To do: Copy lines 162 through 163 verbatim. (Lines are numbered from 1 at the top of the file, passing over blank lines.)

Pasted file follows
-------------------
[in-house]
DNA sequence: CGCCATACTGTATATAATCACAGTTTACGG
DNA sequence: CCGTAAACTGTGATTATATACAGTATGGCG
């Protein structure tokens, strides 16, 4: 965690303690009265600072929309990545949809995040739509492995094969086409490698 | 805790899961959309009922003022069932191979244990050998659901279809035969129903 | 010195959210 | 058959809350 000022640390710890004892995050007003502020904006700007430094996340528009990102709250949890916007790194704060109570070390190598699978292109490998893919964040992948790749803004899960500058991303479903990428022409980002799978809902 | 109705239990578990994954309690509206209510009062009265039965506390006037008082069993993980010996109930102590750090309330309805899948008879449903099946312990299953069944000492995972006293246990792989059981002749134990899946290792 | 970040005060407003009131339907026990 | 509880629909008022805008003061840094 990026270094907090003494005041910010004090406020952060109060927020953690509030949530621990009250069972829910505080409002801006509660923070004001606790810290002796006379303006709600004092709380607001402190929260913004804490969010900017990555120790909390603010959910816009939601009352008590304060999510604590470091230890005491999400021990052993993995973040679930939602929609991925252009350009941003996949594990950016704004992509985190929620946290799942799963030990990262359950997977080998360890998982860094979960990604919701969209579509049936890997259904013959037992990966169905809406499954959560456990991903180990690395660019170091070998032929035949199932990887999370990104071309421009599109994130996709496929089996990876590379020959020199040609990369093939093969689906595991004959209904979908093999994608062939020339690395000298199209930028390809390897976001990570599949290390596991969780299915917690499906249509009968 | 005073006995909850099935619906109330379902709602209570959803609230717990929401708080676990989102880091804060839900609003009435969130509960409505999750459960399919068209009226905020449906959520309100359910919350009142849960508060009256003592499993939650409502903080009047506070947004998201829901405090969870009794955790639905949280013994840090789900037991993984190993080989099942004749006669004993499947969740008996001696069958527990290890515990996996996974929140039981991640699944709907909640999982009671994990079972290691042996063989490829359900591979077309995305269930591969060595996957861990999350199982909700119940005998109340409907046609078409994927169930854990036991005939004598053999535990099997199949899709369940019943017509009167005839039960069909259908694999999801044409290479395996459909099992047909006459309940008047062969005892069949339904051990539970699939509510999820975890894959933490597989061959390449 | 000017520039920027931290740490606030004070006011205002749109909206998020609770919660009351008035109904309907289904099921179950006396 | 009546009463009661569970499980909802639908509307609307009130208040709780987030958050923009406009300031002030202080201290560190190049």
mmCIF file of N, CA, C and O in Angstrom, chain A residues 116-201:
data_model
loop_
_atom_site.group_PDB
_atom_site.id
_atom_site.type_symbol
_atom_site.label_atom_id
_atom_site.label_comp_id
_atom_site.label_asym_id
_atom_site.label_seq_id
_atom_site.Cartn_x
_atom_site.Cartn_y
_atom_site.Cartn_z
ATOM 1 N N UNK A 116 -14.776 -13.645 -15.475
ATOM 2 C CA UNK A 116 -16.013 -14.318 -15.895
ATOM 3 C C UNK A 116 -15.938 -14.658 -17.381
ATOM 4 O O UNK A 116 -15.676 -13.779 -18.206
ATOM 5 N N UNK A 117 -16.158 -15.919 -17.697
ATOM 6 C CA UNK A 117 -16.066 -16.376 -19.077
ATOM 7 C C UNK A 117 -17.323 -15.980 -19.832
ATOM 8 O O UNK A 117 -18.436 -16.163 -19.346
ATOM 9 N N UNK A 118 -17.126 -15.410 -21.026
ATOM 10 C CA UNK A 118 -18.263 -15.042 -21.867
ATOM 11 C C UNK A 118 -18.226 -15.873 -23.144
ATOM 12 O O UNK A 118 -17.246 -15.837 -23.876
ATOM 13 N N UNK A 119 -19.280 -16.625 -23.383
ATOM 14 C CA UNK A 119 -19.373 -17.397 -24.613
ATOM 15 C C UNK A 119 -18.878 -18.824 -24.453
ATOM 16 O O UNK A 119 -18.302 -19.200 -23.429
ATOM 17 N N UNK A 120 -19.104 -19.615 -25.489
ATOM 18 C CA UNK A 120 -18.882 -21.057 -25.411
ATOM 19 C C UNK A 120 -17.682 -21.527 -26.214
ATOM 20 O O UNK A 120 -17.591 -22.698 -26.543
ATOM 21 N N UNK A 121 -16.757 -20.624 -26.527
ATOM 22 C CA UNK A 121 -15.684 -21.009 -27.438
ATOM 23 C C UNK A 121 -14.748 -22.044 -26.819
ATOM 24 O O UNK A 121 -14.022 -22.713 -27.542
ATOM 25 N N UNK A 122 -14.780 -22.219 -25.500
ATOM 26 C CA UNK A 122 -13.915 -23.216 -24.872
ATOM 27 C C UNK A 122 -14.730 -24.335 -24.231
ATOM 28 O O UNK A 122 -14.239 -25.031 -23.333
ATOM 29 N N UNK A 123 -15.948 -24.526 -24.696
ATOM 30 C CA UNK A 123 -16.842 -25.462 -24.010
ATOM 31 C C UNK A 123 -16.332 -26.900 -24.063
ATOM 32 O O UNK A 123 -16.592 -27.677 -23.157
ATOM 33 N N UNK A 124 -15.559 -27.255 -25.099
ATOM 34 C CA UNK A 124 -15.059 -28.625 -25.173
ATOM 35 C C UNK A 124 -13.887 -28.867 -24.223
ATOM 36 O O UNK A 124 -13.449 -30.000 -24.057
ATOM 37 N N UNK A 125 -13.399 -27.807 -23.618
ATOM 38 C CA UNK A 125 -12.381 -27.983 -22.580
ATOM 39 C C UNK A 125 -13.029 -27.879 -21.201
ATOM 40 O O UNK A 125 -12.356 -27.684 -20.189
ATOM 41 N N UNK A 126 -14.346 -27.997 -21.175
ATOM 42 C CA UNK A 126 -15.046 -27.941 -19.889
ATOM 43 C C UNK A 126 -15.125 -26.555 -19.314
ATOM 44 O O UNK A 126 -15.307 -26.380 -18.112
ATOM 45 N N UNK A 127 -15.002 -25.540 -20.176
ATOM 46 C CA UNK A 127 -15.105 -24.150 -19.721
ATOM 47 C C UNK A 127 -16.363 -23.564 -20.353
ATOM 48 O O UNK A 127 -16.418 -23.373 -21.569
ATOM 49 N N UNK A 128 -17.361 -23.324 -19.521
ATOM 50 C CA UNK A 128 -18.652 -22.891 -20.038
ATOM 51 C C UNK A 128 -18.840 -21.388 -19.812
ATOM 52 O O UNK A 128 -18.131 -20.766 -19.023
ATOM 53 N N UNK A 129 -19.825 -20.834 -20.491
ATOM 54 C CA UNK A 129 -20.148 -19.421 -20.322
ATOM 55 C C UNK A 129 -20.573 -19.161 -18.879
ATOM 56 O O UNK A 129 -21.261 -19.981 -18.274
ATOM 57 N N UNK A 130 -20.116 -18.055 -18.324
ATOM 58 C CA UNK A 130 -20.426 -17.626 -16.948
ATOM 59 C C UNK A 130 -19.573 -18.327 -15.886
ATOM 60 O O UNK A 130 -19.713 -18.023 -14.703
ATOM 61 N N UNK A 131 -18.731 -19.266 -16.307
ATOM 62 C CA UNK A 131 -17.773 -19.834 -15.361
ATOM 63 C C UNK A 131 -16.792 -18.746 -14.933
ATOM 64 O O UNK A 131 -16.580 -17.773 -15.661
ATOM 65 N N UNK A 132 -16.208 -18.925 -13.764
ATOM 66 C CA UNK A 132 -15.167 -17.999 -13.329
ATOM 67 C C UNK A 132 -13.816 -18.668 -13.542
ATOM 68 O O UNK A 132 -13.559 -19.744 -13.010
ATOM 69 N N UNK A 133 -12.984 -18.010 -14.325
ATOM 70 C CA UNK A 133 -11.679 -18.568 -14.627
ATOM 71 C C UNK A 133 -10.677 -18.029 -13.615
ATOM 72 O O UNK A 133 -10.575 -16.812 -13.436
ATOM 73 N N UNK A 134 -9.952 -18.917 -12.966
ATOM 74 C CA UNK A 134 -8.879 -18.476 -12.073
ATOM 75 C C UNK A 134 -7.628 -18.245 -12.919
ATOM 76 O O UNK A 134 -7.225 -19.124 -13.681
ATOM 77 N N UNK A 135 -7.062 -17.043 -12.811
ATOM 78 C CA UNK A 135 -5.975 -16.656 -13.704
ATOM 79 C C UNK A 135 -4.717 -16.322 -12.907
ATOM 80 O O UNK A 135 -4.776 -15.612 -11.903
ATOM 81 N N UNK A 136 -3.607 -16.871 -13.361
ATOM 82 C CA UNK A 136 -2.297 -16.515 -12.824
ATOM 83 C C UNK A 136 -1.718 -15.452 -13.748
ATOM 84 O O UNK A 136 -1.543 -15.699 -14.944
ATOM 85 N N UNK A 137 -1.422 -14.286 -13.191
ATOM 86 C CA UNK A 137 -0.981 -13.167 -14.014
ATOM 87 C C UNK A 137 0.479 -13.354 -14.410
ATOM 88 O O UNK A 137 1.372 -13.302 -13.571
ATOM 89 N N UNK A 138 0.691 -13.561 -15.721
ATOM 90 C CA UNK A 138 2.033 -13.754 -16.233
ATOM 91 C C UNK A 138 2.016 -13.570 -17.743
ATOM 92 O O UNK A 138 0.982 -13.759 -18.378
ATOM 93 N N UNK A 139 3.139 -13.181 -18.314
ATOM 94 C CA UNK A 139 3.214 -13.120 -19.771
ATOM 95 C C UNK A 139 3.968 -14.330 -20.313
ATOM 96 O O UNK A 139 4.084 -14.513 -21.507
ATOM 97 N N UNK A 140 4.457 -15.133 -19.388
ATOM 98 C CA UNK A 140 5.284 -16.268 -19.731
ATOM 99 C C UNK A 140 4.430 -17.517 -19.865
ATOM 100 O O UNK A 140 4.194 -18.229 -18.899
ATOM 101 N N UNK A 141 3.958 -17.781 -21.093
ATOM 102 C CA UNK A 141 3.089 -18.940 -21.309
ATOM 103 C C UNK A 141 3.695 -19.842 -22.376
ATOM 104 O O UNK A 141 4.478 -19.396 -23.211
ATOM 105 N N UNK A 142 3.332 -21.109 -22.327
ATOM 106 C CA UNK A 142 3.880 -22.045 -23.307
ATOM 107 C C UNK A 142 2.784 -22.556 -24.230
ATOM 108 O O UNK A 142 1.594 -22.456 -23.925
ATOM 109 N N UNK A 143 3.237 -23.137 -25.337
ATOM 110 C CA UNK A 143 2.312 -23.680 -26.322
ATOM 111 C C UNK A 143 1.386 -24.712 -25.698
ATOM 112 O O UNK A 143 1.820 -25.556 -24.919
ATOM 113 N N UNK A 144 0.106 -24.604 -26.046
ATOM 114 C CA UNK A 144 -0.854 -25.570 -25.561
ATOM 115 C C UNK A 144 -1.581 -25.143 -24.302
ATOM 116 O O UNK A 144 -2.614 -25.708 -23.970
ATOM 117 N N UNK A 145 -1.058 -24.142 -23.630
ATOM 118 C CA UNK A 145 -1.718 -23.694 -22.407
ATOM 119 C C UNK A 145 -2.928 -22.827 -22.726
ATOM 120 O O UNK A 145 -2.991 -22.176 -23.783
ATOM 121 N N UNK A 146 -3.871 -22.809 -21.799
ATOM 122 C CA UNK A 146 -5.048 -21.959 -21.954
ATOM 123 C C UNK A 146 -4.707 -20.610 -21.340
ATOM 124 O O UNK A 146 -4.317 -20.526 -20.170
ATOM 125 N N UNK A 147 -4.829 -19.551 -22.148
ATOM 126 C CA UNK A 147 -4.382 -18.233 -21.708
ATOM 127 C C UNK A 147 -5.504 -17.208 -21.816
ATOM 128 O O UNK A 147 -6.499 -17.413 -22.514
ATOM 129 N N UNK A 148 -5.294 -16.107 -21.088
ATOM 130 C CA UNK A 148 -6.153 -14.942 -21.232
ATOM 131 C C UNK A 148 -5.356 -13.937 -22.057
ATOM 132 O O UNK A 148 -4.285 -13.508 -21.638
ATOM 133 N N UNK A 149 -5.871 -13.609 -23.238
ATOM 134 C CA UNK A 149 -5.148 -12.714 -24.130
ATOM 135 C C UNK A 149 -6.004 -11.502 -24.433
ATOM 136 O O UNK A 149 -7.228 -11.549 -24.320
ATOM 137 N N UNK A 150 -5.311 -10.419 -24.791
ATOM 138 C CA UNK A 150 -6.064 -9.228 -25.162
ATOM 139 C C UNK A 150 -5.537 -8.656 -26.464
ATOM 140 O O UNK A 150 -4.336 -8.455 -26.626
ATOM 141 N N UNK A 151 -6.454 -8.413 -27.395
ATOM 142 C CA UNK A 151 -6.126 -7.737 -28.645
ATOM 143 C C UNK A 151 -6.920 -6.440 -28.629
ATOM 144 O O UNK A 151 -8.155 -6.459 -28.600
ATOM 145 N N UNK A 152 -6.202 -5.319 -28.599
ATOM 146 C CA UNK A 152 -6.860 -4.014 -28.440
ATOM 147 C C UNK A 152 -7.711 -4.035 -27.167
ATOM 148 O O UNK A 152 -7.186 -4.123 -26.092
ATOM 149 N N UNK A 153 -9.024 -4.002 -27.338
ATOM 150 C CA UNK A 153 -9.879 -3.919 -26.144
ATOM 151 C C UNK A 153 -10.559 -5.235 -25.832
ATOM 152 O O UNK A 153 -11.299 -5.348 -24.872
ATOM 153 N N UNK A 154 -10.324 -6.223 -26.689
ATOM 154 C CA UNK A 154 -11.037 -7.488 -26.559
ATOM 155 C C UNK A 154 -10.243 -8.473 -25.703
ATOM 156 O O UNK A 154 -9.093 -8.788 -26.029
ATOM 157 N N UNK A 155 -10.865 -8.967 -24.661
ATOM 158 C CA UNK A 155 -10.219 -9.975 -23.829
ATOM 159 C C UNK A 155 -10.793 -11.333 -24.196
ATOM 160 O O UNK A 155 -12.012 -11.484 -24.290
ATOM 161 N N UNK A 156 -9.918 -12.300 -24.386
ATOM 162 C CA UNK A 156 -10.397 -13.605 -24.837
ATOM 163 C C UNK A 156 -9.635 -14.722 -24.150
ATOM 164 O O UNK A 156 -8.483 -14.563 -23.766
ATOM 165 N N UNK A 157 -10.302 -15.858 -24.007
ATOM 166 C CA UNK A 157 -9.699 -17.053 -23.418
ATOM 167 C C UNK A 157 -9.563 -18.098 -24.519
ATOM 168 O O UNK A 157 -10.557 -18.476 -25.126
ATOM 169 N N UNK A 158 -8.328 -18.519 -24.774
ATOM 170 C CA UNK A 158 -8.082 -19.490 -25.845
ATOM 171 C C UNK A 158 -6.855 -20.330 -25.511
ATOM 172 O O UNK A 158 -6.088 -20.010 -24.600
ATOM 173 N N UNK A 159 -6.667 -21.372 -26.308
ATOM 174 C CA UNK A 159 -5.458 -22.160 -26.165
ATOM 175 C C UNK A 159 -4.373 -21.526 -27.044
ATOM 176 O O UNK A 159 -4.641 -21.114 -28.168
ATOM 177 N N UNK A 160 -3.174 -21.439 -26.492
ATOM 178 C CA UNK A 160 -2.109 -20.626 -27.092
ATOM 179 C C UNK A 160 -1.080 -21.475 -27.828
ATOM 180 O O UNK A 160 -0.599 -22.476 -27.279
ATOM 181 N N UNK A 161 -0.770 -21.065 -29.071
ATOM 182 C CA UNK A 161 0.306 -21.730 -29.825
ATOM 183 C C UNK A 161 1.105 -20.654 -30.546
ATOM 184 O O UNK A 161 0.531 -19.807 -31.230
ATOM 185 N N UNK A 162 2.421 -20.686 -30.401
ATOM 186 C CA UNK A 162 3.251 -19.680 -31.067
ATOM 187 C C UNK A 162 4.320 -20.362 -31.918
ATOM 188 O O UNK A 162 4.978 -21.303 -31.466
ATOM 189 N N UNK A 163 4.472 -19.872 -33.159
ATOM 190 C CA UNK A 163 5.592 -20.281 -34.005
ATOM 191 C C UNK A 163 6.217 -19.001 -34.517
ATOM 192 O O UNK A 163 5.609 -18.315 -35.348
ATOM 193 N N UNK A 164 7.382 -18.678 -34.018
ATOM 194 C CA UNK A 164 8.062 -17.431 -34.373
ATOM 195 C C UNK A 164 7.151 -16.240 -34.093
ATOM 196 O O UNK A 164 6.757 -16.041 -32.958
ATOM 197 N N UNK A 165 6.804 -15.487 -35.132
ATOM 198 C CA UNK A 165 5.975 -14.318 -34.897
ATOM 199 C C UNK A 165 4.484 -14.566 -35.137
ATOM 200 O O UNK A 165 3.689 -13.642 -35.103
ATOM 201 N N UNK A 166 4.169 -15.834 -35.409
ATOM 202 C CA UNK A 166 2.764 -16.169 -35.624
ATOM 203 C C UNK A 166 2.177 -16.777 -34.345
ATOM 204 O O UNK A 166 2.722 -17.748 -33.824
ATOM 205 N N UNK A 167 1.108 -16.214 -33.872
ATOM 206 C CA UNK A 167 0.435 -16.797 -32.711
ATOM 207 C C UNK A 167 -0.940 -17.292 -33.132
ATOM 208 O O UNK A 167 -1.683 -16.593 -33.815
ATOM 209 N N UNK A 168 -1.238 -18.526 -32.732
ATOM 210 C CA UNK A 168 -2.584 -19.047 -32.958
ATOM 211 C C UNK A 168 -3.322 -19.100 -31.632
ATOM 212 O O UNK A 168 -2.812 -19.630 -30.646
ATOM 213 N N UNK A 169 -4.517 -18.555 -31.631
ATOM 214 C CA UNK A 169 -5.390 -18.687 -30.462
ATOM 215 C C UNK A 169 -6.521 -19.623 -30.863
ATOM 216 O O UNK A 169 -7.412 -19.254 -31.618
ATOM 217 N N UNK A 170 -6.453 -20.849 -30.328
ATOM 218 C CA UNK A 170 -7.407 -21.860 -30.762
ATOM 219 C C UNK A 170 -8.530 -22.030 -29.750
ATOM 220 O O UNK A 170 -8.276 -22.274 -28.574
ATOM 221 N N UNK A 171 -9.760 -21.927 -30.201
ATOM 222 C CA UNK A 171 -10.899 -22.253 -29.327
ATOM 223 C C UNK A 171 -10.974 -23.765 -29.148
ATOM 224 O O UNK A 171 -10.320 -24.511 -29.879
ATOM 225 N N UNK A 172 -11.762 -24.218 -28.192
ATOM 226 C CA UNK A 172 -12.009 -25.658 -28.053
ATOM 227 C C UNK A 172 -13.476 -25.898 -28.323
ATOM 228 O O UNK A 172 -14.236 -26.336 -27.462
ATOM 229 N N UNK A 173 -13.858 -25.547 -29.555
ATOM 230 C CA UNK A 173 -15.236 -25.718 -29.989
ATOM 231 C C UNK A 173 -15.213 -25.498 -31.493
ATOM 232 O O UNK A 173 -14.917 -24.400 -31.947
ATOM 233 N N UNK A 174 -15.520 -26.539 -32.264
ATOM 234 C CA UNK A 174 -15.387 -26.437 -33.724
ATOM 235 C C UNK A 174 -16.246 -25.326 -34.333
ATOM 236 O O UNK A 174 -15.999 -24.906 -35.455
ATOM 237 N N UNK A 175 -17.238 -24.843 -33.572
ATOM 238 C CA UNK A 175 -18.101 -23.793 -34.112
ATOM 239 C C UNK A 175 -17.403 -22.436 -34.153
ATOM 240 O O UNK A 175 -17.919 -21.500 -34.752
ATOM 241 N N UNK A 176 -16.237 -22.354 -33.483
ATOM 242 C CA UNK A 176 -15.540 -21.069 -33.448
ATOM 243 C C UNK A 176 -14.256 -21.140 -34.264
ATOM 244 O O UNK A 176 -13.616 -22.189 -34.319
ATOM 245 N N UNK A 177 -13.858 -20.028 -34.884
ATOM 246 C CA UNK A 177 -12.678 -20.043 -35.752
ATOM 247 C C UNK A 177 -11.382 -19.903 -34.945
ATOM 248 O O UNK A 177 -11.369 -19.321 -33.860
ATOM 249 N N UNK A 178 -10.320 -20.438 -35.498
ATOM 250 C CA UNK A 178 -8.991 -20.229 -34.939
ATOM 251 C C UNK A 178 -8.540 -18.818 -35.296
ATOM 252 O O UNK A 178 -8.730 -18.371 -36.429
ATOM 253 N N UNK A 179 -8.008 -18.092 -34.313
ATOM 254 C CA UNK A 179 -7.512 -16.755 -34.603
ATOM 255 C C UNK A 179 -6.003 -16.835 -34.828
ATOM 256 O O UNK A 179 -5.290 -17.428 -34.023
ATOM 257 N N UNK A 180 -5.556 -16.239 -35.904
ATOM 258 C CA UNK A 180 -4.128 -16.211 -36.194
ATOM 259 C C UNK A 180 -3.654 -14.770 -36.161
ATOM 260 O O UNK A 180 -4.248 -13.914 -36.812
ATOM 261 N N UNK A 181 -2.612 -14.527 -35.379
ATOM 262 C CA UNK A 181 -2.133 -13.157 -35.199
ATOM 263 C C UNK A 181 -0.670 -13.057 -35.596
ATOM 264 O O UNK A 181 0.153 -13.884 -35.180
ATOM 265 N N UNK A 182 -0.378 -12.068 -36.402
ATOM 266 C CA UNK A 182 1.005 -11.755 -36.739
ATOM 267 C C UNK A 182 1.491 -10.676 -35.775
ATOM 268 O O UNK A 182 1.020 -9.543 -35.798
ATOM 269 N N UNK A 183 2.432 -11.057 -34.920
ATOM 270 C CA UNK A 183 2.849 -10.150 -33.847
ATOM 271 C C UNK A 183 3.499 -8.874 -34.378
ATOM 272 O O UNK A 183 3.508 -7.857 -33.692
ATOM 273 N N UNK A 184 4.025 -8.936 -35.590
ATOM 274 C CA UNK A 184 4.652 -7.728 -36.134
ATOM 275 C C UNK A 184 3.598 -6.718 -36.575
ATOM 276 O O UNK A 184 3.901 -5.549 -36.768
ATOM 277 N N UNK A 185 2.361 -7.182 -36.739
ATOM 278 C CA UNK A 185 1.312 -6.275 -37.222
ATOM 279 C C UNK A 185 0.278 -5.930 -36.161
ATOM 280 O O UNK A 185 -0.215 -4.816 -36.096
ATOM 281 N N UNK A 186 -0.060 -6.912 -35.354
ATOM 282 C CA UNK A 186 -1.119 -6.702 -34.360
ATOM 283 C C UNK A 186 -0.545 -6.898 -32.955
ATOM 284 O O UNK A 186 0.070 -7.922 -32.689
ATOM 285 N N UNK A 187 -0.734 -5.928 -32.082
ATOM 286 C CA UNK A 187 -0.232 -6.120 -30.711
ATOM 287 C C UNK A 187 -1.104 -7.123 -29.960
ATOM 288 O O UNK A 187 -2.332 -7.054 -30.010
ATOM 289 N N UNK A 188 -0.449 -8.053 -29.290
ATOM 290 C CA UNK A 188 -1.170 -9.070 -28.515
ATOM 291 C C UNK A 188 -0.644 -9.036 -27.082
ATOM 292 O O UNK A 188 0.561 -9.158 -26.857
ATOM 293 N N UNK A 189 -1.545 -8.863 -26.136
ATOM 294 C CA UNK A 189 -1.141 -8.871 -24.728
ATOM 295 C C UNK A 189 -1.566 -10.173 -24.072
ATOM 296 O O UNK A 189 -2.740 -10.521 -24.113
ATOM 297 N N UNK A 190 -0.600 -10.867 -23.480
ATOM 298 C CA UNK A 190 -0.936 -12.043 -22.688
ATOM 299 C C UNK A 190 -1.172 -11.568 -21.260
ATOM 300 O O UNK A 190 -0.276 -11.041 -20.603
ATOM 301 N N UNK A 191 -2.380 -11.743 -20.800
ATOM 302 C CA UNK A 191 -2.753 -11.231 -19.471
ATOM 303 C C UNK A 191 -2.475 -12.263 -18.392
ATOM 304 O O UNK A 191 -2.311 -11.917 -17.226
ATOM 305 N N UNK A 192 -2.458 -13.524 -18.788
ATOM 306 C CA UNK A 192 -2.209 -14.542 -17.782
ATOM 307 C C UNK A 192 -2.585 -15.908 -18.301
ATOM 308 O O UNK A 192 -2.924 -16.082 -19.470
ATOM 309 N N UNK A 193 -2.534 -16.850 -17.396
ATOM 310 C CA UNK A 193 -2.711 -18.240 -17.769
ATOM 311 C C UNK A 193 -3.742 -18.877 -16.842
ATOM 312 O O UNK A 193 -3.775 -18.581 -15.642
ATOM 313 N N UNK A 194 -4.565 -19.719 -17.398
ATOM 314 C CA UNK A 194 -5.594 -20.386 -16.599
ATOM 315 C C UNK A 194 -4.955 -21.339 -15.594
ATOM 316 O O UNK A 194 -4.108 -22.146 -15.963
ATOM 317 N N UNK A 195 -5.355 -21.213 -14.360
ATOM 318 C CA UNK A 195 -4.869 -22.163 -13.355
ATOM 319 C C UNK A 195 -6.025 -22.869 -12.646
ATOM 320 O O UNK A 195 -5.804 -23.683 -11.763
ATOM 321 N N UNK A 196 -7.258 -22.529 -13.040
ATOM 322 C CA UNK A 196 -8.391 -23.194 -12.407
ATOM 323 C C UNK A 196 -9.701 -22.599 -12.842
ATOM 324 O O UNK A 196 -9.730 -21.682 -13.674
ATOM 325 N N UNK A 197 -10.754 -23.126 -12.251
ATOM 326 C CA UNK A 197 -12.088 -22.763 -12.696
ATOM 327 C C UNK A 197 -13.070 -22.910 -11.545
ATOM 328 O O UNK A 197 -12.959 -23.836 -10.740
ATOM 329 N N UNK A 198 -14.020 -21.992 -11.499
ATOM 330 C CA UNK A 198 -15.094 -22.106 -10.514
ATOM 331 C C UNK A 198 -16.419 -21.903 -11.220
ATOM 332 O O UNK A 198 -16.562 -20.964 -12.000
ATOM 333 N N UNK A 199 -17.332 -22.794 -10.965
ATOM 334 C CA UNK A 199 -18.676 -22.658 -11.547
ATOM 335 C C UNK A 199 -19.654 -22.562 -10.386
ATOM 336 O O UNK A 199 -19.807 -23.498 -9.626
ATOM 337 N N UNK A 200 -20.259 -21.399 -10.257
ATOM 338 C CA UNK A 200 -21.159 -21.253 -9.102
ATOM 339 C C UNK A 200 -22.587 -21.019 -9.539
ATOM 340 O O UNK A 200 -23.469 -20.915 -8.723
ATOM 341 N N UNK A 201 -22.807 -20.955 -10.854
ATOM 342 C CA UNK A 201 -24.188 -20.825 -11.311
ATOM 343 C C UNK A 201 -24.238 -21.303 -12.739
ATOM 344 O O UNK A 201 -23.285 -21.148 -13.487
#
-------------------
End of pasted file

ATOM 145 N N UNK A 152 -6.202 -5.319 -28.599
ATOM 146 C CA UNK A 152 -6.860 -4.014 -28.440